Food industry focuses on sustainable sourcing to mitigate climate change
November 20, 2015 06:59 AM - Sarantis Michalopoulos, EurActiv

Faced with a raw materials scarcity due to climate change, food and drink giants have turned to a sustainable management in order to protect the environment and ensure their future viability. The global population is expected to rise from 7.3 billion today to 9.7 billion in 2050, according to UN projections. As a consequence, according to a survey published in July by FoodDrinkEurope, this will require a 60% increase in food supplies globally, as well as a 30% rise in global demand for water for agriculture.

The massive Indonesian fires
November 7, 2015 07:25 AM - lisa palmer, Yale Environment360

The fires that blazed in Indonesia’s rainforests in 1982 and 1983 came as a shock. The logging industry had embarked on a decades-long pillaging of the country’s woodlands, opening up the canopy and drying out the carbon-rich peat soils. Preceded by an unusually long El Niño-related dry season, the forest fires lasted for months, sending vast clouds of smoke across Southeast Asia.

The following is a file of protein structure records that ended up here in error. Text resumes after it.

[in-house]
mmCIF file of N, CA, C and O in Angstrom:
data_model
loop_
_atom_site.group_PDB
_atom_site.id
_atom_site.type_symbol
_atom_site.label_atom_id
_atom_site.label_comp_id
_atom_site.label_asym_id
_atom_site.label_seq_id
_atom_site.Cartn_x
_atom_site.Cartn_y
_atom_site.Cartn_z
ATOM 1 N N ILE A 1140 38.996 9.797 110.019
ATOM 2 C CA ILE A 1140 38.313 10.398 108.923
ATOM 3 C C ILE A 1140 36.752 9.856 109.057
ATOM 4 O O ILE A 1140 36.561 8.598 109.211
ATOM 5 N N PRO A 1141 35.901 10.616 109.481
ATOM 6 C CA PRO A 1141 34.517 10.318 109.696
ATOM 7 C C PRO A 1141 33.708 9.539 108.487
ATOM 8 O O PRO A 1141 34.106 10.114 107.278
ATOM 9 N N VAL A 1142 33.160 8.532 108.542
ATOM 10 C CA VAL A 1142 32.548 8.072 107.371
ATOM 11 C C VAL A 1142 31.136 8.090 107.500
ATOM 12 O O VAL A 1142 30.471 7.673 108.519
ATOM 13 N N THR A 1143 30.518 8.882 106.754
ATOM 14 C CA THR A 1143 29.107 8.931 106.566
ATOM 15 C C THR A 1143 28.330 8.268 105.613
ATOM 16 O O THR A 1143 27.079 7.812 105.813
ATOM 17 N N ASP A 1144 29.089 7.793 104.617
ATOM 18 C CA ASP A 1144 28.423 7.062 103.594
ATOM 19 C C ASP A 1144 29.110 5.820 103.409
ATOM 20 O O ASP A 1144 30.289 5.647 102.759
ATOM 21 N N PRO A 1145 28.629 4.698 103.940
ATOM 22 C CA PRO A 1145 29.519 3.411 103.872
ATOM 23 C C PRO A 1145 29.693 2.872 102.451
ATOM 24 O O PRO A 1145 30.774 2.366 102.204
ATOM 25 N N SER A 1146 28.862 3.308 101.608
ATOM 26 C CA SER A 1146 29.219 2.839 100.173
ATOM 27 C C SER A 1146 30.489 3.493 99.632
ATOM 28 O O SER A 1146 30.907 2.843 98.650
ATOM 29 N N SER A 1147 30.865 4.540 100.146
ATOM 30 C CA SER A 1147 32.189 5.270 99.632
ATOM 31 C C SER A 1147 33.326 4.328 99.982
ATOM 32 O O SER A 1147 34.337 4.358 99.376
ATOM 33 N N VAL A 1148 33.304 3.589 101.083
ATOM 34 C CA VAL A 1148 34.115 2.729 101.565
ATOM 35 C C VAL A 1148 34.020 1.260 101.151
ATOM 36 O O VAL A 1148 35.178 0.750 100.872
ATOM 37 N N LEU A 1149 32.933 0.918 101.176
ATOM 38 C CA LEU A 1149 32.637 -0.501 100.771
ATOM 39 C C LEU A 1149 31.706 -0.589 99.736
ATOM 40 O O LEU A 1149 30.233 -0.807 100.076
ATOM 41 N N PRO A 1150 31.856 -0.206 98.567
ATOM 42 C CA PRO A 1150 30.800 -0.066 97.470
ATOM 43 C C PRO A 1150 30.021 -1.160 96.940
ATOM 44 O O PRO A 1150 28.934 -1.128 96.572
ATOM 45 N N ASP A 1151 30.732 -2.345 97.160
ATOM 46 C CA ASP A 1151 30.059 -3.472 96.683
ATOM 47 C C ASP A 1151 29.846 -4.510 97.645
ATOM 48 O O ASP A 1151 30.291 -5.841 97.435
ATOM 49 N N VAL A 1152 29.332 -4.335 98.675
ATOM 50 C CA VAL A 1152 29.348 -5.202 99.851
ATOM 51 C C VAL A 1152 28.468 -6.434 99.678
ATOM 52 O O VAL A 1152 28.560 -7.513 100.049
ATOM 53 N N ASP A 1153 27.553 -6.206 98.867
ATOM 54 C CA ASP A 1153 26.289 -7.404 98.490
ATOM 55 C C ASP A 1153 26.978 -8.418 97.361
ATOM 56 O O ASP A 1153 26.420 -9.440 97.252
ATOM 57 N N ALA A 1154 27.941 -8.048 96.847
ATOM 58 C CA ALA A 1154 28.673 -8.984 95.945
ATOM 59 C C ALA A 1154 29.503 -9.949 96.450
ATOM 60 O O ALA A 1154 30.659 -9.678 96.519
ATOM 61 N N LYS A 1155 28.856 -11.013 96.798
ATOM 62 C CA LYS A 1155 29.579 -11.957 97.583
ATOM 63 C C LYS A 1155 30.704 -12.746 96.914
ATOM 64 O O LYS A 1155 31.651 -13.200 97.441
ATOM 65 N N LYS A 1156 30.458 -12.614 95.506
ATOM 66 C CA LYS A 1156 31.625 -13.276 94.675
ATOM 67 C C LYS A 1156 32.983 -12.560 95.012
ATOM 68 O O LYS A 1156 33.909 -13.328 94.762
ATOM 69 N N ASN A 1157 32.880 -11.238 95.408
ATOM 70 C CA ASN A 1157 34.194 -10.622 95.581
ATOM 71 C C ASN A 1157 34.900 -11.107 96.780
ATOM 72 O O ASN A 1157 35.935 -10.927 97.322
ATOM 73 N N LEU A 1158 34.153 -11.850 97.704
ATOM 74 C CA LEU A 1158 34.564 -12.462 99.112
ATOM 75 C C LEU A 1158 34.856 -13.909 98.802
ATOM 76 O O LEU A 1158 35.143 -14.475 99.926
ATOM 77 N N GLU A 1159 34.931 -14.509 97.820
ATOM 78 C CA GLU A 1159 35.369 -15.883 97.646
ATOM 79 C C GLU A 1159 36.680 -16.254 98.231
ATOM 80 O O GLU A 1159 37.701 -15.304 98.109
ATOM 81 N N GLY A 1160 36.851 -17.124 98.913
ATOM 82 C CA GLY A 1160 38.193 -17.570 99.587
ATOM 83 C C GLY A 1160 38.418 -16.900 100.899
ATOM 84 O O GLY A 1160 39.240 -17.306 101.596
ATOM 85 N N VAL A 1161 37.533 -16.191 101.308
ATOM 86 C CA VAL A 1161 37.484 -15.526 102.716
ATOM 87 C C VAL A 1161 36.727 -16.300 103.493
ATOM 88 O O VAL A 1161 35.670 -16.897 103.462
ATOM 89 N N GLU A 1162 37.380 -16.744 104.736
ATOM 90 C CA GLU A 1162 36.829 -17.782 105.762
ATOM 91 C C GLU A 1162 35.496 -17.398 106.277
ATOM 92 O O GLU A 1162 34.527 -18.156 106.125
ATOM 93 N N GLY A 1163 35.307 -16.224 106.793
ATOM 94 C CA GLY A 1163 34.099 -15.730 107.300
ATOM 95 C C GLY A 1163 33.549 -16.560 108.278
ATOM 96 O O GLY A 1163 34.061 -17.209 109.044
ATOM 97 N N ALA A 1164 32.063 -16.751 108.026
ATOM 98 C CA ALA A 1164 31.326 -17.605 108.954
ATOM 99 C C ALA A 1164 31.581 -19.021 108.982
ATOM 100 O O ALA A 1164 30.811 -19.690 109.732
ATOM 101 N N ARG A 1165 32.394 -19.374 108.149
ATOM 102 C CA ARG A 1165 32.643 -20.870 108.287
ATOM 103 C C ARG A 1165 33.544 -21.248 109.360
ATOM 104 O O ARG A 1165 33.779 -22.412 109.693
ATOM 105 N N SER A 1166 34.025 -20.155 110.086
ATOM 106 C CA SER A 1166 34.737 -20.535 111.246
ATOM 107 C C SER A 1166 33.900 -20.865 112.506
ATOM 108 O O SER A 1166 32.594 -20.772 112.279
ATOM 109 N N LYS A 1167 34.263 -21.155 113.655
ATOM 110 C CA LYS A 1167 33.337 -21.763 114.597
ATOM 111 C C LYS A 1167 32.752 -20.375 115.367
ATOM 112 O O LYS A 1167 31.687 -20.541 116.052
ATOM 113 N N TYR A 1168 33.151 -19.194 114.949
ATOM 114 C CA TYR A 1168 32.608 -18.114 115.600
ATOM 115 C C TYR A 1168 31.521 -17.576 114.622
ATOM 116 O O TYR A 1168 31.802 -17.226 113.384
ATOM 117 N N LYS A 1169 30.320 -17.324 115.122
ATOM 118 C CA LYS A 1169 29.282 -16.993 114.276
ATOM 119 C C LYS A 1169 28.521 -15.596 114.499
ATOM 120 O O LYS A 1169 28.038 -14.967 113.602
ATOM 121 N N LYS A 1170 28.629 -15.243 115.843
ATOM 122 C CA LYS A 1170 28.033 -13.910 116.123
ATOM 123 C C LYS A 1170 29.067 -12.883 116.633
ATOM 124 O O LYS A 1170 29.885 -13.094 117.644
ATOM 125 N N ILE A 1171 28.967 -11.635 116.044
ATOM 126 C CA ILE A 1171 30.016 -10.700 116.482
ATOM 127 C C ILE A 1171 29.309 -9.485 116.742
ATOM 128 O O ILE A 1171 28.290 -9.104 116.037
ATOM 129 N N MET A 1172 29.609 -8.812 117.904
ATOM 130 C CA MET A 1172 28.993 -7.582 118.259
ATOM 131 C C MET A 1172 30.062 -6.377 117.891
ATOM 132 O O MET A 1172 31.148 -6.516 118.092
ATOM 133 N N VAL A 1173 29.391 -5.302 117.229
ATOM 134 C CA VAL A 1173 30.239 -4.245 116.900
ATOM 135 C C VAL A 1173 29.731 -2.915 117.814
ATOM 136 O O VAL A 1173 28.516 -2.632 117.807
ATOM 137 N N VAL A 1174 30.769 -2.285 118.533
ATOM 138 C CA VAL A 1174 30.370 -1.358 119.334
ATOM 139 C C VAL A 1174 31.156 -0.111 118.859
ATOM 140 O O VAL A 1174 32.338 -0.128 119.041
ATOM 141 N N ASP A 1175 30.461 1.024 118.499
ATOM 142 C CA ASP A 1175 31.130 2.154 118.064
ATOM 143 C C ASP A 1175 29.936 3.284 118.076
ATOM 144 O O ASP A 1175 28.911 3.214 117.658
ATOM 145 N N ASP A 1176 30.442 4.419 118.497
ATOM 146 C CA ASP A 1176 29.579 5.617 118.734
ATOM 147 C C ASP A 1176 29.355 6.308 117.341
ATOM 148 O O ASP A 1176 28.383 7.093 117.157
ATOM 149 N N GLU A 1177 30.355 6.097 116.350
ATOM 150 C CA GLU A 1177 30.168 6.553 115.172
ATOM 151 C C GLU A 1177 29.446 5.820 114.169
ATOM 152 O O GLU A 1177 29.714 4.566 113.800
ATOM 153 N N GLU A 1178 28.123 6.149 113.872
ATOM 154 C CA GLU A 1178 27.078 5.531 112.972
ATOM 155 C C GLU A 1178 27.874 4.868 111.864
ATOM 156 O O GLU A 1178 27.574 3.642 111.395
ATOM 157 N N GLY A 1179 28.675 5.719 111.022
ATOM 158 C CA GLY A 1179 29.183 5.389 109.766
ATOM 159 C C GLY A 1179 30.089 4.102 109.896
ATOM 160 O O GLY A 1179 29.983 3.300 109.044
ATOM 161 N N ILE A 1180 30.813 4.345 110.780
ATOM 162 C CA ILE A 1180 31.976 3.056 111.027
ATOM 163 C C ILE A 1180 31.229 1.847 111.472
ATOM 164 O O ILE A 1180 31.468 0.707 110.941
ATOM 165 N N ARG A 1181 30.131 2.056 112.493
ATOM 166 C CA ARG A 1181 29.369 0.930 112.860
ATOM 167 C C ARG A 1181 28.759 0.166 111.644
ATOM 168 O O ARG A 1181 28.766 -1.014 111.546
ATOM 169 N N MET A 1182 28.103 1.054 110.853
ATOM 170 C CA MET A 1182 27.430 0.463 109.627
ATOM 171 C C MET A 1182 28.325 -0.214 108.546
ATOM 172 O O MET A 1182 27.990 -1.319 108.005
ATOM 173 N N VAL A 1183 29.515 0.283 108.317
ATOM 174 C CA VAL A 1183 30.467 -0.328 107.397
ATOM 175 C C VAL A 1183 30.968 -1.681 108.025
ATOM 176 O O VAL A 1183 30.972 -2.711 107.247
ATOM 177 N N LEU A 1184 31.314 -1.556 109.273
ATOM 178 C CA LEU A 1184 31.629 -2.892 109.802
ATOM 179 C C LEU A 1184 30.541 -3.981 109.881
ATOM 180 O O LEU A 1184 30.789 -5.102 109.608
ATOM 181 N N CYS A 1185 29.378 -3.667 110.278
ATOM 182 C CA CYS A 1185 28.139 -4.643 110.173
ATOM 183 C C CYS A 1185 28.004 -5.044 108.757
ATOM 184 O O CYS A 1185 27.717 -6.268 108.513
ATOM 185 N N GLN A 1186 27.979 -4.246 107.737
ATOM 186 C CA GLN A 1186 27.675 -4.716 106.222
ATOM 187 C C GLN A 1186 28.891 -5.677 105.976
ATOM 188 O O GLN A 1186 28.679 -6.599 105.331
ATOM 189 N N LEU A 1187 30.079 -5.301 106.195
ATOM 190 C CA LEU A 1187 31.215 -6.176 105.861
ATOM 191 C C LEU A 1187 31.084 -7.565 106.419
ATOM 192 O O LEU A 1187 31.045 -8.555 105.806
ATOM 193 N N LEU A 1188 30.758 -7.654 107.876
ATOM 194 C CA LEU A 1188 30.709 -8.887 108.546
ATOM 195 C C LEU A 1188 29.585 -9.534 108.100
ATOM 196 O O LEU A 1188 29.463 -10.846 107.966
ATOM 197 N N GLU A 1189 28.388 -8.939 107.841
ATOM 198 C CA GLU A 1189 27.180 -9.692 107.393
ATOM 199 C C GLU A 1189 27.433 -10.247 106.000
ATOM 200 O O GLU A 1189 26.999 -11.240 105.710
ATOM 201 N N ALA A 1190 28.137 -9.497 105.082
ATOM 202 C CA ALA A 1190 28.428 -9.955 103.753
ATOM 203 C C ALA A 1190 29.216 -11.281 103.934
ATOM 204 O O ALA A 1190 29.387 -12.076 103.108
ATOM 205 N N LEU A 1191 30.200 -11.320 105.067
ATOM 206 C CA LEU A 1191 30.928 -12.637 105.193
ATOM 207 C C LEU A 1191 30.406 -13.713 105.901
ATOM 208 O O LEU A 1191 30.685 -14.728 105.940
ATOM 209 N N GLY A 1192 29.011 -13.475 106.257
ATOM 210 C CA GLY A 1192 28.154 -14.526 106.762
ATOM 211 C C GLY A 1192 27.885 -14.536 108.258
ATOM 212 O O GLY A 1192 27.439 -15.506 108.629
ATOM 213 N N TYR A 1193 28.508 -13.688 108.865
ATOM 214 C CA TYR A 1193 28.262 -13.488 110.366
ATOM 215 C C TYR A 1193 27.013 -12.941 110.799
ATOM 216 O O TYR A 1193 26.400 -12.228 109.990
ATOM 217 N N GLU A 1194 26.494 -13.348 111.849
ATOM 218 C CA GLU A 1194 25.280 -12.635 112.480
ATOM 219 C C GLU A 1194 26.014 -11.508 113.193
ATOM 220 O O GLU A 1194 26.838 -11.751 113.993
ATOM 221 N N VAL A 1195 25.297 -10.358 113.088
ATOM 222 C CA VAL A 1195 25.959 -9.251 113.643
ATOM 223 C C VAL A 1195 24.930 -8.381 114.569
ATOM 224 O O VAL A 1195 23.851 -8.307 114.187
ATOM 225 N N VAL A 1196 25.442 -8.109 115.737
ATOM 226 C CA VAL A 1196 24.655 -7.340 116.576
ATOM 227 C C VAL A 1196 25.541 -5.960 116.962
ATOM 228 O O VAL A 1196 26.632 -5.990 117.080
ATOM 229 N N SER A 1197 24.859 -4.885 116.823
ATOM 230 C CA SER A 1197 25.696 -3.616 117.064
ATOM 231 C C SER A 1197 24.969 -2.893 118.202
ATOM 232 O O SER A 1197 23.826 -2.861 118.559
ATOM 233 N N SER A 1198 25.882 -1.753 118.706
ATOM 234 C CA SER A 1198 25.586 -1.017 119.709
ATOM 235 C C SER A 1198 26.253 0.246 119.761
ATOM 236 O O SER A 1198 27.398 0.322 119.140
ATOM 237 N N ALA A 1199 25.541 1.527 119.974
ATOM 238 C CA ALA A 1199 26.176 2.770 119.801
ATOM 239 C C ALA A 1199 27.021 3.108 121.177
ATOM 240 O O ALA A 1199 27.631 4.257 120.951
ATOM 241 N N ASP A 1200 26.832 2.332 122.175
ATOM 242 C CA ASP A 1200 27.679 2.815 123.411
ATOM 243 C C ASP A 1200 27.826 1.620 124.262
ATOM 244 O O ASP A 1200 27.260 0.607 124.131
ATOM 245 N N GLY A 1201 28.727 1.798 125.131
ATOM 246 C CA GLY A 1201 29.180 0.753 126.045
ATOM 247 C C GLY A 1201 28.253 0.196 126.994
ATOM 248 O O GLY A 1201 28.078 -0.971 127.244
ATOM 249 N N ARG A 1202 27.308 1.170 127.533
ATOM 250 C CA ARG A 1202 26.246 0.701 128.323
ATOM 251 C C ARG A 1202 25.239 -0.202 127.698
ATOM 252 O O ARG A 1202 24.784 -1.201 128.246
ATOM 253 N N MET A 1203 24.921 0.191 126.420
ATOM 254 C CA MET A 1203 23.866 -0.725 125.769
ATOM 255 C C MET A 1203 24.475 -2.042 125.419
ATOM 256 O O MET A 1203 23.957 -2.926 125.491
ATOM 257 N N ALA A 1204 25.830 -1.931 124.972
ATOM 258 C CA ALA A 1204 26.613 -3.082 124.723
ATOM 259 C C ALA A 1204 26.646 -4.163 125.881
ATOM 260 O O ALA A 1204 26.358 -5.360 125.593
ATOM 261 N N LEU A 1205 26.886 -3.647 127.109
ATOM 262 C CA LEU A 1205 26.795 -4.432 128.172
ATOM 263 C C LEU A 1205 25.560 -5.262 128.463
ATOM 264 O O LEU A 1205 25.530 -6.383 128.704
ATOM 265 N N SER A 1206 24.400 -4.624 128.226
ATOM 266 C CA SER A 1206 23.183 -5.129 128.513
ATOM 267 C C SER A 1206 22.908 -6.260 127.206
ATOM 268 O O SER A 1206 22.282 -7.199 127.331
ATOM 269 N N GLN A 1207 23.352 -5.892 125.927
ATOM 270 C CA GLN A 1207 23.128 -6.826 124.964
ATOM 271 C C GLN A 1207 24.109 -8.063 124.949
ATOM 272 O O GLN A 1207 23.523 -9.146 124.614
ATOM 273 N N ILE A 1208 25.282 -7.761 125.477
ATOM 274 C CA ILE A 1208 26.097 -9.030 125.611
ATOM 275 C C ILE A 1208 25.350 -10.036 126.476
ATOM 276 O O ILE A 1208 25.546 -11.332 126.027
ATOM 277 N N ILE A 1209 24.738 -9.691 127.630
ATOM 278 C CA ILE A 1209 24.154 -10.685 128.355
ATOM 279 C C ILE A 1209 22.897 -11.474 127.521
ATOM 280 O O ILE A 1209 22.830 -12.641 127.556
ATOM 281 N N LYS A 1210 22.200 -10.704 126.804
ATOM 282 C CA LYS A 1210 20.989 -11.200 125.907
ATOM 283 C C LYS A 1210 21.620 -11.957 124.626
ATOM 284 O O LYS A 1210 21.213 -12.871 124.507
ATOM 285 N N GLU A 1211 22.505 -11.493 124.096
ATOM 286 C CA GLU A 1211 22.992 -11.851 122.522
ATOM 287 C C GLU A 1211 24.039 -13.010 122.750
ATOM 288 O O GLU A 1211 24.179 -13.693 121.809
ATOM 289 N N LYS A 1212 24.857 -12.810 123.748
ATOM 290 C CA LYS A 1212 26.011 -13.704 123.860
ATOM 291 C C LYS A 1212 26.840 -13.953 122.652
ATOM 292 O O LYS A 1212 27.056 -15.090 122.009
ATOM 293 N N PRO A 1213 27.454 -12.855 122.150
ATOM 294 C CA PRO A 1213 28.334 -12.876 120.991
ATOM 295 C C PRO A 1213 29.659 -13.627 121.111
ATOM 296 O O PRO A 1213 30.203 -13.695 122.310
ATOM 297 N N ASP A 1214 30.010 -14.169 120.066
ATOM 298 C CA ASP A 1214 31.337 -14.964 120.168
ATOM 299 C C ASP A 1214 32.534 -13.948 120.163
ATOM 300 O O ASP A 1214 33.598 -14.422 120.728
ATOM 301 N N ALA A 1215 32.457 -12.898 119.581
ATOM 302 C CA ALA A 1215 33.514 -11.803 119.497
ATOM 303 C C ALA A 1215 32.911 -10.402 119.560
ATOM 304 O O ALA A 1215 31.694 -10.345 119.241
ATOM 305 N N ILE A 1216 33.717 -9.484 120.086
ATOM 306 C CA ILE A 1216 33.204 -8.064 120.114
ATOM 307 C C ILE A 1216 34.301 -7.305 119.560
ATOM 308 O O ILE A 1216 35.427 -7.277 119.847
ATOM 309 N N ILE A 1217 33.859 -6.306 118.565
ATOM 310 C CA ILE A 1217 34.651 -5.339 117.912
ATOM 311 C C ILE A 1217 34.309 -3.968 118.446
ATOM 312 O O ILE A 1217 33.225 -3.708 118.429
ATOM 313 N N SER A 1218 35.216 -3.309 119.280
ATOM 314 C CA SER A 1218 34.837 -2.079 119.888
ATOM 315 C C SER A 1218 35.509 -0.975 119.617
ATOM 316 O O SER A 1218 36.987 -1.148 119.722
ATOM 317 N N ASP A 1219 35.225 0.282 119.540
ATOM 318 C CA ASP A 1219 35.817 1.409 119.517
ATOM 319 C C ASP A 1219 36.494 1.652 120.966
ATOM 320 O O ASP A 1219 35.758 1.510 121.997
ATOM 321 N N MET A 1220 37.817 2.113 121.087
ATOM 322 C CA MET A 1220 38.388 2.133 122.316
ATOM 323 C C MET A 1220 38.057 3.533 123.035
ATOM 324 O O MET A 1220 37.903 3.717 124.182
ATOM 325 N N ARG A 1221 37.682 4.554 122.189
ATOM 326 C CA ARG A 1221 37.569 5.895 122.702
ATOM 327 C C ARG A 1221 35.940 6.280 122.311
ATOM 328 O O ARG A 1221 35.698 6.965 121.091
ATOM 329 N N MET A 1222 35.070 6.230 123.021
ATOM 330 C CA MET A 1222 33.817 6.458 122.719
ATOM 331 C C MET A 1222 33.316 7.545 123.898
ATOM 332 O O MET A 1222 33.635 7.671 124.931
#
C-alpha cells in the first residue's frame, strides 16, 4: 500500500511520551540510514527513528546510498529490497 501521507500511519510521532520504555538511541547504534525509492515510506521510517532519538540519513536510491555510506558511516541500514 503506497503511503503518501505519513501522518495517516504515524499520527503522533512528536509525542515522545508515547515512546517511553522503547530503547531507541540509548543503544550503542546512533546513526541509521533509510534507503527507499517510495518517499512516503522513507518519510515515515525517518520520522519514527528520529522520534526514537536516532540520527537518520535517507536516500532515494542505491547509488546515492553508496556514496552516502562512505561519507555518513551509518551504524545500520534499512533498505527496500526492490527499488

Fifteen years later, in 1997 and 1998, a record El Niño year coincided with continued massive land-use changes in Indonesia, including the wholesale draining of peatlands to plant oil palm and wood pulp plantations. Large areas of Borneo and Sumatra burned, and again Southeast Asians choked on Indonesian smoke.

Rat poisons endanger California wildlife
November 5, 2015 08:13 AM - Center for Biological Diversity

Researchers at the University of California released a study today indicating that rat poisons increasingly pose a significant risk for California’s imperiled Pacific fishers, small, forest-dwelling mammals that are protected under the California Endangered Species Act. The study shows that increasing numbers of fishers are being exposed to, and dying from, greater varieties of rat poisons, or rodenticides, found at illegal marijuana farms. It also affirms reports and data from across the state that rodenticides continue to poison and kill numerous California wildlife species.